FROM SECOND TO FIRST WITH A PB TO BOOT

Nihal Ahamad Baig; at the finish line of the 2022 Ironman 70.3 Goa (Photo: courtesy Nihal)

Nihal Ahamad Baig was overall winner of the 2022 edition of the Ironman 70.3 held in Goa. He completed the triathlon in a personal best (PB) of four hours, 29 minutes and 45 seconds to place first.

In terms of break-up in performance across the triathlon’s three disciplines, Nihal finished eighteenth in swimming, ninth in cycling and first in running.

Second place overall went to Bishworjit Saikhom (4:37:21). Pankaj Dhiman (4:40:41) finished third.

The Ironman in Goa falls in the category of a Half Ironman aka Ironman 70.3 (70.3 miles or 113 km overall consisting of 1.9 km-swim, 90 km-bike ride and 21.1 km-run). In the previous edition of the race in 2019, Bishworjit (4:42:44) had placed first and Nihal (4:47:47), second.

Nihal who has been featured before on this blog, spoke to Latha Venkatraman, a few days after the competition in Goa in mid-November. The following is a description of Nihal’s passage to the event in 2022 and his experience on race day, narrated from the athlete’s point of view:

2022 Ironman 70.3 Goa / Back on land after the swim segment in the sea (Photo: courtesy Nihal)

Towards the latter part of 2021, my focus was on running with a little bit of cycling as well in the mix. Swimming was completely off as due to the pandemic swimming pools were shut.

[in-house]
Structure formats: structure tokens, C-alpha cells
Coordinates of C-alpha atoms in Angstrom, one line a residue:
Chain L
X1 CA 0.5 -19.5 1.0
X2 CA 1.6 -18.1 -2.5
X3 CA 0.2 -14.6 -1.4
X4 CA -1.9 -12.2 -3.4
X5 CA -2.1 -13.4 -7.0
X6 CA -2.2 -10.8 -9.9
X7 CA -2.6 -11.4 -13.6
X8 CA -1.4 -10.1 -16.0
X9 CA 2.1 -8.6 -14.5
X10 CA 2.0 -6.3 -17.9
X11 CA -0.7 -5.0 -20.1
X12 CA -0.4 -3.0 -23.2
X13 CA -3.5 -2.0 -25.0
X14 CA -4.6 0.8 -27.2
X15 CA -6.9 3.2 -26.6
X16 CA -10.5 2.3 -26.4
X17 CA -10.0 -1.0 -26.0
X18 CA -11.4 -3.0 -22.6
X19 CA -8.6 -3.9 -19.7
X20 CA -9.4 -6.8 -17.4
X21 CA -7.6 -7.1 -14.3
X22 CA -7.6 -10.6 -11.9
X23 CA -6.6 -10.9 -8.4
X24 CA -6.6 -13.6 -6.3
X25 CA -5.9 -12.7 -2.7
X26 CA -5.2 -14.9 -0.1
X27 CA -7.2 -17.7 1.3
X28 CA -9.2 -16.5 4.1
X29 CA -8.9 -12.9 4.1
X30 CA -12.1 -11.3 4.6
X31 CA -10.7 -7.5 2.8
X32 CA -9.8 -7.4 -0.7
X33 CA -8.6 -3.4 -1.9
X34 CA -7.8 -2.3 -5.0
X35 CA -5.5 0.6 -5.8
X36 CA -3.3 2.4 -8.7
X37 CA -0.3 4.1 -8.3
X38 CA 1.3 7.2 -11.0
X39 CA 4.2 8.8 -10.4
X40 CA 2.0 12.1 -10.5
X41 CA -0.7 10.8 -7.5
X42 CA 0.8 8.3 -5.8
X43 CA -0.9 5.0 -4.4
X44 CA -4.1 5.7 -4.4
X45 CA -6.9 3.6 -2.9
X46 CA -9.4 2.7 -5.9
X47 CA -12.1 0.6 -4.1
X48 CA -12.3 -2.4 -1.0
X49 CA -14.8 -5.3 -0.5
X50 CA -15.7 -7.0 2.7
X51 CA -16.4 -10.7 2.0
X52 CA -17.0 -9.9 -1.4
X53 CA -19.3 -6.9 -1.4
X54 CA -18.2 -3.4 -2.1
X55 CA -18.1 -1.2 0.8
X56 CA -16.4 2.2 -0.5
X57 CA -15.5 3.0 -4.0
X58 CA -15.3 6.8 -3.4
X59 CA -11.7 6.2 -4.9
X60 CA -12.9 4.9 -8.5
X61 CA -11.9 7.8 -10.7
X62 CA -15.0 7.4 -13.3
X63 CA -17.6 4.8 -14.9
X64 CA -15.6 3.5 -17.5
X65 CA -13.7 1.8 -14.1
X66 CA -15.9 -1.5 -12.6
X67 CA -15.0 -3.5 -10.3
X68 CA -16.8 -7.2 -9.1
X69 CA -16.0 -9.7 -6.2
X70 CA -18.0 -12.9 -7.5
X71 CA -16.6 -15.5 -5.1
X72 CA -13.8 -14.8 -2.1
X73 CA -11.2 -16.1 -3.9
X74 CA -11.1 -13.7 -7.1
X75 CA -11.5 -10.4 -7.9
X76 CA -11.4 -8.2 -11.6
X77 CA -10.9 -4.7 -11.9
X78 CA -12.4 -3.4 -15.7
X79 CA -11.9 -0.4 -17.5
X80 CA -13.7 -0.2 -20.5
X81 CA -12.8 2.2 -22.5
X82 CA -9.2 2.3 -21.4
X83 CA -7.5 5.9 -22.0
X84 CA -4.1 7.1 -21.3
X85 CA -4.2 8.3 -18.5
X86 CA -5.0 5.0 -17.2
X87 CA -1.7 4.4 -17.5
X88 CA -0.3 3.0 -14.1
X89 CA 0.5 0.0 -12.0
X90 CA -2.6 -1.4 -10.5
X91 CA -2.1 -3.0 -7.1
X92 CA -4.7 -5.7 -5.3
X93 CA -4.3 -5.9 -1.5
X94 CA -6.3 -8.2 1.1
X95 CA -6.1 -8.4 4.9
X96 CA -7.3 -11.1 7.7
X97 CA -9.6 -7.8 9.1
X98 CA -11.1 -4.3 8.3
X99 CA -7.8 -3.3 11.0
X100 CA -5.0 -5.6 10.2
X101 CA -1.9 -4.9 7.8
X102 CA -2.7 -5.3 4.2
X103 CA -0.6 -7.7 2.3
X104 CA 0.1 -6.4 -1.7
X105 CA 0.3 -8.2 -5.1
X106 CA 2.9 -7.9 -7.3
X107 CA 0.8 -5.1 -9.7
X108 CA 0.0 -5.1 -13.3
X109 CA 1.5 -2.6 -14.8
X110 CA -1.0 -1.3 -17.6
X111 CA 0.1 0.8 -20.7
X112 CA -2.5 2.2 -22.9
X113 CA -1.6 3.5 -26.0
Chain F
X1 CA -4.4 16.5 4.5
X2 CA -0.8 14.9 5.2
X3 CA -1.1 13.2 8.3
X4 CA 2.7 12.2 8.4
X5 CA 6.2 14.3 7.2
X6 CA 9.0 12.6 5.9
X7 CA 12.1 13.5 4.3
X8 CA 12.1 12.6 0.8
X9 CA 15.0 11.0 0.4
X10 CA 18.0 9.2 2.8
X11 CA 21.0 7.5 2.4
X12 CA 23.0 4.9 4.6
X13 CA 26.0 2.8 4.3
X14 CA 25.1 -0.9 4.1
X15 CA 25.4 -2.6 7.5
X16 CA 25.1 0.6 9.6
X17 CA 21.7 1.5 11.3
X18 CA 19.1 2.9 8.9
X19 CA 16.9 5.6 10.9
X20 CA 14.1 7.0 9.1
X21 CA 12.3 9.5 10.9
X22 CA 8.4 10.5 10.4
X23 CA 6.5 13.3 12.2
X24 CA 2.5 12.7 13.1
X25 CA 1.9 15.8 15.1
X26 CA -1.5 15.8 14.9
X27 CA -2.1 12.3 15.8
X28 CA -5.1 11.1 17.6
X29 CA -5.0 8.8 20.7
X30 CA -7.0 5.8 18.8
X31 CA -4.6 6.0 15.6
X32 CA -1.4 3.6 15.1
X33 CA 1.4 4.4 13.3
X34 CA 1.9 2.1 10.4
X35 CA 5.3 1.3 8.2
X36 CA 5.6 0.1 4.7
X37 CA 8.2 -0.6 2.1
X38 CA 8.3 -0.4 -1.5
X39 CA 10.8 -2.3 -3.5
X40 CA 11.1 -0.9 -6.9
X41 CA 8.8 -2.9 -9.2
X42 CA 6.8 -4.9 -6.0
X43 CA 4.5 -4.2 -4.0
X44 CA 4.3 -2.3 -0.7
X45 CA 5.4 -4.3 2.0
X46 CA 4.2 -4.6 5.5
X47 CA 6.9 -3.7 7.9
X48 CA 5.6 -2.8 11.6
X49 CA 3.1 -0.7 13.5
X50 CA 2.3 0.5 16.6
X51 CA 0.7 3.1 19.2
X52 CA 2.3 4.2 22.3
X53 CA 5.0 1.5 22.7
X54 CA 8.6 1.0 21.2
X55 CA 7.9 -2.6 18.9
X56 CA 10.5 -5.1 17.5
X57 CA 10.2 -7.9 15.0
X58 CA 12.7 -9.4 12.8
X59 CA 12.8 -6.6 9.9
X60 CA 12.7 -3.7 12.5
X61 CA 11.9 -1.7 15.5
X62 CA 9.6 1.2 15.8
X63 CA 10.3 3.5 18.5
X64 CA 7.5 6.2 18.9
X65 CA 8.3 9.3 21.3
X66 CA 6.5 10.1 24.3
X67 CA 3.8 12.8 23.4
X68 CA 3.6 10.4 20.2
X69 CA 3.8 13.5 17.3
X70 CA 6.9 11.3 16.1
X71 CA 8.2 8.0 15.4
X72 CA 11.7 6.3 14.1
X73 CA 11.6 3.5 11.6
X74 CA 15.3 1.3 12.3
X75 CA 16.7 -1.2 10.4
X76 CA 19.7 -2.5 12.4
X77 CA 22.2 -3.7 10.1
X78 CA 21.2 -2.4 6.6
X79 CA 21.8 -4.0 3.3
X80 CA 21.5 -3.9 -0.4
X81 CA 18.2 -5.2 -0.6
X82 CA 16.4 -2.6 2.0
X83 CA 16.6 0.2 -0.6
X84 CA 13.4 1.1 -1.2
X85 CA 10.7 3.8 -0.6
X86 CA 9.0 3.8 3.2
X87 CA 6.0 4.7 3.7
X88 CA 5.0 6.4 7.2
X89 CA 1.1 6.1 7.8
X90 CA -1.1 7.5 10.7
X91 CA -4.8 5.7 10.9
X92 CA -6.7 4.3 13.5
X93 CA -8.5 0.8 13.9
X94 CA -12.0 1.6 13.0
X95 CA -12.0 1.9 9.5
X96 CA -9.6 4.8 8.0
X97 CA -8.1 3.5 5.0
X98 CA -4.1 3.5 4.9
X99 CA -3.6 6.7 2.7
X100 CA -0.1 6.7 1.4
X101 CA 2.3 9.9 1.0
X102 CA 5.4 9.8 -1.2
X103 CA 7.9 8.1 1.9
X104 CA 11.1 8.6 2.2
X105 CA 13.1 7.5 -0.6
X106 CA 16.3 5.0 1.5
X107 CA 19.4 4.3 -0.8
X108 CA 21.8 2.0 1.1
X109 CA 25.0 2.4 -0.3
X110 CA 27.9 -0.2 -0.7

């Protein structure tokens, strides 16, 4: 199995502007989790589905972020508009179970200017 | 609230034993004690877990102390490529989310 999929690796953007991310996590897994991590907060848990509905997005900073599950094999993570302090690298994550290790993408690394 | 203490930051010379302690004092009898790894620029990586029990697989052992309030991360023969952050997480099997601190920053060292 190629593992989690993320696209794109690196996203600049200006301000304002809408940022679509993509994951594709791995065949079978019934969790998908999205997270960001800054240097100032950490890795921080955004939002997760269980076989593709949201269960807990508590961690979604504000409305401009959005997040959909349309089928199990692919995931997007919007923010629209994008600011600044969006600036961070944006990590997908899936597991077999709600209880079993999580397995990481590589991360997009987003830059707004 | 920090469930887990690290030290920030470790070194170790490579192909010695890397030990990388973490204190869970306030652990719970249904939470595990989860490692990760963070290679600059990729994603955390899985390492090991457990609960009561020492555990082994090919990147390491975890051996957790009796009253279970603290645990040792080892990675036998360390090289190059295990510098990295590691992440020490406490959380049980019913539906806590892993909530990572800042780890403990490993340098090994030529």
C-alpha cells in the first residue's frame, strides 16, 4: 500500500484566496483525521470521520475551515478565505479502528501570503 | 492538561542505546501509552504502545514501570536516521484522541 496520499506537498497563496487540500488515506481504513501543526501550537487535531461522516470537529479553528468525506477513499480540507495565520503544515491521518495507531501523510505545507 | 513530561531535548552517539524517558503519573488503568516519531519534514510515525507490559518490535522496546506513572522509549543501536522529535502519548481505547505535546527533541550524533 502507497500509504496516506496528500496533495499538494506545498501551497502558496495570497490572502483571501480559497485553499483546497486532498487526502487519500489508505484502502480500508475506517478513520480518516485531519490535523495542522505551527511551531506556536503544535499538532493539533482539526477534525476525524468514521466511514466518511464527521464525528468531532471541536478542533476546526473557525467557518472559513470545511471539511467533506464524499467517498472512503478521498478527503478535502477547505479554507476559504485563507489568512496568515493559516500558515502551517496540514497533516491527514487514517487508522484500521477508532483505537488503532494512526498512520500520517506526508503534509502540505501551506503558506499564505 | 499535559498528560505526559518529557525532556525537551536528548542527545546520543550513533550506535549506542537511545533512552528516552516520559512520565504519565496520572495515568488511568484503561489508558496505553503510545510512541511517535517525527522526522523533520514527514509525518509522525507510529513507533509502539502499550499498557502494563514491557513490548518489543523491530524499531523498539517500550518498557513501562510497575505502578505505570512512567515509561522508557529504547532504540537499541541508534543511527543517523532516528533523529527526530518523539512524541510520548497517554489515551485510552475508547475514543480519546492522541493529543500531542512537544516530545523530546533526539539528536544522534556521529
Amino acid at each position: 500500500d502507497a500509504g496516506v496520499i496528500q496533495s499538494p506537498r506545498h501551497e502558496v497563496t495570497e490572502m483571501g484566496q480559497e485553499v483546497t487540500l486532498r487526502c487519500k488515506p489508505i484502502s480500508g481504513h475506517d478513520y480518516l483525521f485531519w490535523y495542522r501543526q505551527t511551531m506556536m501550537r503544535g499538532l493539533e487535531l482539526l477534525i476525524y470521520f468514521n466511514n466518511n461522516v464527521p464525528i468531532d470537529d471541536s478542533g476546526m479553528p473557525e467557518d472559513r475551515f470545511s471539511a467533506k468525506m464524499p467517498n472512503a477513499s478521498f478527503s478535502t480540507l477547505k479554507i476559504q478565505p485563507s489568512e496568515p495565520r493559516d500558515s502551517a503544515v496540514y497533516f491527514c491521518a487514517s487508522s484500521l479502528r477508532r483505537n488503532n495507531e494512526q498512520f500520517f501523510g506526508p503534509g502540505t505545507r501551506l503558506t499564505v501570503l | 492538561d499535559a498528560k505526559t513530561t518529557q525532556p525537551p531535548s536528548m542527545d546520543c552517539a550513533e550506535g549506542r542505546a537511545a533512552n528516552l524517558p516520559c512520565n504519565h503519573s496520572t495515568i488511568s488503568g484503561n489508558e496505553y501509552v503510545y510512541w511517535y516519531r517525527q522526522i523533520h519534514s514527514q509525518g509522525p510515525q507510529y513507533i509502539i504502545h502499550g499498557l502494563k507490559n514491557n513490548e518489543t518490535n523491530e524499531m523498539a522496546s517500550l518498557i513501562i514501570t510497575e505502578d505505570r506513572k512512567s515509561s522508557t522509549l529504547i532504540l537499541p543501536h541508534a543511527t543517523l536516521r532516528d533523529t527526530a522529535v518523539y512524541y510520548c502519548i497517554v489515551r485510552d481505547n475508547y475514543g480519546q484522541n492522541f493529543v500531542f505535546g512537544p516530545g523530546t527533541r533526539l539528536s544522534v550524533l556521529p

Around the end of 2021, I started swimming in a lake as I was set to participate in the 70.3 Bergman Triathlon at Kolhapur in January 2022. That race went well (Nihal won this race). Thereafter, I was focused on the Berlin Marathon. I had registered for the race in Germany. Until early September my focus was on running. I cycled mainly for cross-training and I still wasn’t doing much swimming.

At the end of August 2022, I felt burnt-out from the training. I stopped training. I decided not to go for the Berlin Marathon, which was slated for end of September 2022. I was not enjoying my workouts. I thought it was prudent to stop training. But the burn-out did not disappear fast. For a week I stopped training completely. Yet I did not feel better. Then, I started swimming and began feeling okay. I was able to focus on my swimming. From the middle of September till the end of the month I swam regularly. After that I went home to Guntur in Andhra Pradesh for three weeks. I took my bicycle with me. I could not swim there because there is no pool. I did some strength training and cycling. I was there till October 25.

2022 Ironman 70.3 Goa / From the cycling segment (Photo: courtesy Nihal)

When I returned, I had just 20 days left for the Ironman 70.3 in Goa. There wasn’t much time. I started running, cycling and swimming. I also did a few key workouts. I was not specifically training for Ironman. I had been training throughout the pandemic doing one or the other of the disciplines constituting the triathlon. I was fit. I decided to attempt the triathlon in Goa on the strength of my fitness, which I had developed over the earlier months.